"repairing" haploinsufficiency neuropathogenesis for specific genes. It is a condition that unites a significant number of pathologies, which are rare in themselves, but very serious and above all without any treatment. The heterogeneity of the mechanisms underlying this spectrum of diseases and their low individual prevalence makes treatment development difficult. For this it would be necessary to develop a general approach that can be applied in an "industrial" manner to all cases. Unfortunately, not even the most modern genomic engineering tools, such as the popular artificial restriction enzymes CRISPR, TALEN or ZF, or the programmable transcription factors that are based on the same platforms, are able to give a suitable answer for this type of pathology.

"To deal with this problem, it is possible to gently stimulate the allele of the gene saved from the mutation. This can be done via a small RNA molecule, which is able to stimulate the transcription and for this reason called aRNA",
suggests Mallamaci. To this end a small specific RNA has already been synthesized and validated, able to promote the transcription of Foxg1, in vitro or in the brain of the live animal. Since the gene regulation of FOXG1 is based on a fine regulation mechanism, it will be essential to optimize the in vivo administration of RNA, in order to obtain a precise modulation of the magnitude of the expression gene. "A further step that awaits us is the verification of the ability of the molecule to restore normal morphological and functional properties in the neurons of mice that possess a single copy of FOXG1", added the professor of SISSA.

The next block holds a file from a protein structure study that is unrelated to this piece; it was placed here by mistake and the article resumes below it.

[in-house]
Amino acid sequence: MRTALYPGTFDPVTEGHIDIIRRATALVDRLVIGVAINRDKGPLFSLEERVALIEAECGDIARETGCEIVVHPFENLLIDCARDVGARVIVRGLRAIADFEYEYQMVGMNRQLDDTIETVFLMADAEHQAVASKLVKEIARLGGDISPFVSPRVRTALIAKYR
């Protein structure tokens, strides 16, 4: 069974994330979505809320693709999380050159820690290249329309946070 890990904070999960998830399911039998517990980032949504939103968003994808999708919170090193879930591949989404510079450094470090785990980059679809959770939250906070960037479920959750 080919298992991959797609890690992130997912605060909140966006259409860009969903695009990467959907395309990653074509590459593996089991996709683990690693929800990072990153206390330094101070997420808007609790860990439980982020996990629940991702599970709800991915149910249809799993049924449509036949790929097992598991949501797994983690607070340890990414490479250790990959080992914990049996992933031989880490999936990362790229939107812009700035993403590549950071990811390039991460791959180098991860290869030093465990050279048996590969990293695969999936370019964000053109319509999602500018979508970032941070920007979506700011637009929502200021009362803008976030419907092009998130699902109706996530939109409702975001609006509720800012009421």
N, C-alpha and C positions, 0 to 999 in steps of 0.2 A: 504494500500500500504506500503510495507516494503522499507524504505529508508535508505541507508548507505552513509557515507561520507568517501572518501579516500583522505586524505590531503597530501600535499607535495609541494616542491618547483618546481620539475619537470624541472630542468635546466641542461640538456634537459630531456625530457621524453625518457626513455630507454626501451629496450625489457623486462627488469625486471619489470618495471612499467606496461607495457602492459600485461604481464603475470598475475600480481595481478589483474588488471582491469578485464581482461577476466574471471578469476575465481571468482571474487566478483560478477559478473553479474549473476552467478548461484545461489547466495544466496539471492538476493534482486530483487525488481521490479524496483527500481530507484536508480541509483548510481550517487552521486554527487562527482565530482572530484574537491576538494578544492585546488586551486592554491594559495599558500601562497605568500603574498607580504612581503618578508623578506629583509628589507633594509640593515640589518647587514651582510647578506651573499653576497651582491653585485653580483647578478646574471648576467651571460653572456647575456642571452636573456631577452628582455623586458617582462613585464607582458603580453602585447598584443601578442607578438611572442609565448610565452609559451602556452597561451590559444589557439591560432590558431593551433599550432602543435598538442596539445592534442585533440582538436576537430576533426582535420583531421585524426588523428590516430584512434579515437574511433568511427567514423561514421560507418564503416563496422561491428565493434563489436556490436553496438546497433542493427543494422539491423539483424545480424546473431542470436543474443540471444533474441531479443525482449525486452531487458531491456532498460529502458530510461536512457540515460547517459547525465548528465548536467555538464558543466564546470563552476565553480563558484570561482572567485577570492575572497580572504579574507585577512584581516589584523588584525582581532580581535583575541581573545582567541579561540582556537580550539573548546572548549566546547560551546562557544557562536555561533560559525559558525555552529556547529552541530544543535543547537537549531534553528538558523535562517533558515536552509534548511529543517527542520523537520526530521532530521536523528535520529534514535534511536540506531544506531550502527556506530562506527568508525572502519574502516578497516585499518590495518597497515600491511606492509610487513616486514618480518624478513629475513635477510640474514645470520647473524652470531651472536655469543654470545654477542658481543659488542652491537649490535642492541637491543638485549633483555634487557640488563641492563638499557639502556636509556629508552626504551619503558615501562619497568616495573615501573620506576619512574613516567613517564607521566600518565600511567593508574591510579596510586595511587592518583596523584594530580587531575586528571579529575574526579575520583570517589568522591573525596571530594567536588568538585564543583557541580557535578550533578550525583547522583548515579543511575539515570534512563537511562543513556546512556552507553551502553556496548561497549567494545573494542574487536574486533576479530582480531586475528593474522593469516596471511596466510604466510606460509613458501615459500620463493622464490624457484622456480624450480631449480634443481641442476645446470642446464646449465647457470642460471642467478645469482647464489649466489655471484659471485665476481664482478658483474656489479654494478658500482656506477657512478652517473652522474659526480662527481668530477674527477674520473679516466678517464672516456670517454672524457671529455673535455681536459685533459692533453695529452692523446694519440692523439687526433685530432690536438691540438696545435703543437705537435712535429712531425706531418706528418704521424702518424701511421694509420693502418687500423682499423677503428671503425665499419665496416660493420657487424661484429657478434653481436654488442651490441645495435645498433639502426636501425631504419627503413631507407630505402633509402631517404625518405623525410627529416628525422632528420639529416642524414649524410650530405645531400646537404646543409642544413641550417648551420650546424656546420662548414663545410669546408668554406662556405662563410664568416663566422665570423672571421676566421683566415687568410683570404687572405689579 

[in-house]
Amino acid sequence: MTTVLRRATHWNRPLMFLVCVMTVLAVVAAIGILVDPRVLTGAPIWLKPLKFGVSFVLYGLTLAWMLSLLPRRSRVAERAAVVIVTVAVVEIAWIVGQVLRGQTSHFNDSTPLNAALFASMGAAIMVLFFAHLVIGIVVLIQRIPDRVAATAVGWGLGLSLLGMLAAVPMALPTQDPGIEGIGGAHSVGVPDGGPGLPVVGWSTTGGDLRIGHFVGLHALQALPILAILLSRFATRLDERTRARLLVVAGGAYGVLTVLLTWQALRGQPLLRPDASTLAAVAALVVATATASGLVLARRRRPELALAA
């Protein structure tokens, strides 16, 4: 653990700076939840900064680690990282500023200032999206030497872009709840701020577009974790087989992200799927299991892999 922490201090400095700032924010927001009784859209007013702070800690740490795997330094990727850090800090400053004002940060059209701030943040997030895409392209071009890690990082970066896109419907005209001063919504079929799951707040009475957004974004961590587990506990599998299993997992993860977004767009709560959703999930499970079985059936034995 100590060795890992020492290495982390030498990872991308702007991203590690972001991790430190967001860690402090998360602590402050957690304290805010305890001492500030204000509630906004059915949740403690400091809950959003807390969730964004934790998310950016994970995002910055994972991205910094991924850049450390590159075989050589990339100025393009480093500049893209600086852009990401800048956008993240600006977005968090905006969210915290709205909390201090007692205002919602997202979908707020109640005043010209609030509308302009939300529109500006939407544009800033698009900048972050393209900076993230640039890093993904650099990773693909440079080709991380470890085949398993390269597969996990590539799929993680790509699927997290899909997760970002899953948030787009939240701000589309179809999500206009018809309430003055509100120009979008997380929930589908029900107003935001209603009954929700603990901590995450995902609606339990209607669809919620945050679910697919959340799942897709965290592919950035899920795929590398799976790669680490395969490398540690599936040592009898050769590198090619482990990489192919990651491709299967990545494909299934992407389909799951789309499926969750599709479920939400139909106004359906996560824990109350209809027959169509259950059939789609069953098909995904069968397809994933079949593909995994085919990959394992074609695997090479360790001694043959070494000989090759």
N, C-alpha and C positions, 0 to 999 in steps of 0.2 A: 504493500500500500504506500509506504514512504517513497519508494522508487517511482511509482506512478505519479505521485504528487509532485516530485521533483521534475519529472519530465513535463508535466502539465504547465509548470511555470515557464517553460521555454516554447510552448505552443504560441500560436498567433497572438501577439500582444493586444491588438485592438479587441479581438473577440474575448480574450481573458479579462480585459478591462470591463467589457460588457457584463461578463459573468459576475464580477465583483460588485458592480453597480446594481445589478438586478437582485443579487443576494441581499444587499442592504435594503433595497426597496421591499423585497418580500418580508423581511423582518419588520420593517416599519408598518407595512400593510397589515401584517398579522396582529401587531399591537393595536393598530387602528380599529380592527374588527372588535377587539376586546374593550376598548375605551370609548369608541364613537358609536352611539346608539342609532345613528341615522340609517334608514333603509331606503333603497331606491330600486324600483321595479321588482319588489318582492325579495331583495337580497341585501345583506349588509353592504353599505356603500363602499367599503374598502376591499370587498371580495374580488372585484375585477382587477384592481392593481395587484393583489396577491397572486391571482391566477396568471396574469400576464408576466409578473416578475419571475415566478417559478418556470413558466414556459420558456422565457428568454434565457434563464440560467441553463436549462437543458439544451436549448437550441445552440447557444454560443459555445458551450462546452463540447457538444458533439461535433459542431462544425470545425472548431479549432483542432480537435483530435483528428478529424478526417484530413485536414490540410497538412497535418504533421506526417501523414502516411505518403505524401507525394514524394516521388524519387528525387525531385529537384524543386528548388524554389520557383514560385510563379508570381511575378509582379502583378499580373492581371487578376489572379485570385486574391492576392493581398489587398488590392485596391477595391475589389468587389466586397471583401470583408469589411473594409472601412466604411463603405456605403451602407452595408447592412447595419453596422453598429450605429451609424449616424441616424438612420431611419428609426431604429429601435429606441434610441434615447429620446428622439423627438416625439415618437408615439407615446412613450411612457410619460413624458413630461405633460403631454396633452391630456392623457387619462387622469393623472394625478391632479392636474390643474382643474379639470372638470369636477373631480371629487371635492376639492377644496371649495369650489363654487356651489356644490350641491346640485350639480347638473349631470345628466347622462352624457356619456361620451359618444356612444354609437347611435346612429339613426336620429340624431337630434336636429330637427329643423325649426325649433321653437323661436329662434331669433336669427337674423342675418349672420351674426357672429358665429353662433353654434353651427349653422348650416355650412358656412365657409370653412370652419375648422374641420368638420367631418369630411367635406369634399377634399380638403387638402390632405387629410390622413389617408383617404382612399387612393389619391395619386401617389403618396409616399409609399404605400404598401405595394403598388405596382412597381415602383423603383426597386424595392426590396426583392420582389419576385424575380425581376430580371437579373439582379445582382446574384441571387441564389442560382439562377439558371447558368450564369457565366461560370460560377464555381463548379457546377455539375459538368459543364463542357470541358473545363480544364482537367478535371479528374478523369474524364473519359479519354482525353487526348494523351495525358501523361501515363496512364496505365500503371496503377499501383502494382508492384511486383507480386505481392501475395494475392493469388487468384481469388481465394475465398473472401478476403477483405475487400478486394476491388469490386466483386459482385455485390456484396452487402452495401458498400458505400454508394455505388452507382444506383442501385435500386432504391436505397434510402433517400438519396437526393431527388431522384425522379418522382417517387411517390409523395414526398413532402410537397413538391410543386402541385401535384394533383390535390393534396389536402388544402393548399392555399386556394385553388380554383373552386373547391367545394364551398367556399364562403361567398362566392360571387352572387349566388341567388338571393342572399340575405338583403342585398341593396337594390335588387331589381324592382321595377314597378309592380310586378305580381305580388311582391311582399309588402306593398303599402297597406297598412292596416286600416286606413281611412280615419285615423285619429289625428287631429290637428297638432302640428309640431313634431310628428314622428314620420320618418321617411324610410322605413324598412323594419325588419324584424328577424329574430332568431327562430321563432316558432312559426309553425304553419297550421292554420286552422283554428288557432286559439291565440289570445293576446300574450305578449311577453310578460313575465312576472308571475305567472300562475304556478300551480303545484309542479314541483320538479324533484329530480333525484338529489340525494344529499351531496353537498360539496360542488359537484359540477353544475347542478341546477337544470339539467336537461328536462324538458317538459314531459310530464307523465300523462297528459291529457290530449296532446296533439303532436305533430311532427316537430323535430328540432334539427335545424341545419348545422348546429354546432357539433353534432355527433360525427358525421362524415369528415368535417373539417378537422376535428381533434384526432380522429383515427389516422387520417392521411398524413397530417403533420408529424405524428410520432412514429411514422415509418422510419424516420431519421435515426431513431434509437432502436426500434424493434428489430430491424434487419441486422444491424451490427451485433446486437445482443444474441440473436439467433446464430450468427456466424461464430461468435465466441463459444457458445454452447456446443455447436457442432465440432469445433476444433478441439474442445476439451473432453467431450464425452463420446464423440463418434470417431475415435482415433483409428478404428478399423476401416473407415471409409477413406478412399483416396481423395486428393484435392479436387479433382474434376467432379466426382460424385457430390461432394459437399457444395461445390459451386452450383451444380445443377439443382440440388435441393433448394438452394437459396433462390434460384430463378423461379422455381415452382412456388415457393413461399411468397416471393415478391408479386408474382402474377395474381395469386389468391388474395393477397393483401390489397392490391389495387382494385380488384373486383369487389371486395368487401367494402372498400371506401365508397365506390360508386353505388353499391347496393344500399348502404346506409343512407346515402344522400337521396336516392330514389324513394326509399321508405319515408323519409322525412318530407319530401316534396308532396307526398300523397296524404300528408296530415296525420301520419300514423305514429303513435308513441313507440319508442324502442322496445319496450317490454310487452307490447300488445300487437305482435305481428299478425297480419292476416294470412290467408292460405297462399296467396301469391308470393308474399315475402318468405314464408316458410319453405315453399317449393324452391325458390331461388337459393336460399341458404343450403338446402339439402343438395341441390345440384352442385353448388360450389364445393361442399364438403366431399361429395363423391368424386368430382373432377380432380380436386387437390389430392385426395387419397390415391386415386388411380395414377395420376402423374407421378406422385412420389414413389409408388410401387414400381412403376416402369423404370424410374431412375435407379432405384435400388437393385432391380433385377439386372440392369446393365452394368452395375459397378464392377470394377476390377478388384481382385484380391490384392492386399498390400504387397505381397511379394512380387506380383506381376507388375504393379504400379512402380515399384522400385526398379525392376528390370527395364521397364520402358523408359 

Furthermore, based on a technology developed in SISSA by the group of prof. Gustincich, Mallamaci's laboratory is also developing a further gene stimulation system, based on a small RNA capable of promoting its translation. So another method of increasing Foxg1 expression could be based on stimulating its translation. "We think that the combination of different techniques can guarantee efficacy along with low interference with other genes that are potentially sensitive to stimulation," explained the head of the Cerebral Cortex Development Laboratory. "Naturally, the implementation and adaptation of this strategy in patients will have to be carefully studied", added Mallamaci. "We will need further analysis to determine if the therapy is going to alter behavioral or cognitive functions". From the proposed approach we expect a robust feasibility test, molecular tools for the implementation of a protocol suitable for patients and a general paradigm that can be used as an adequate response to numerous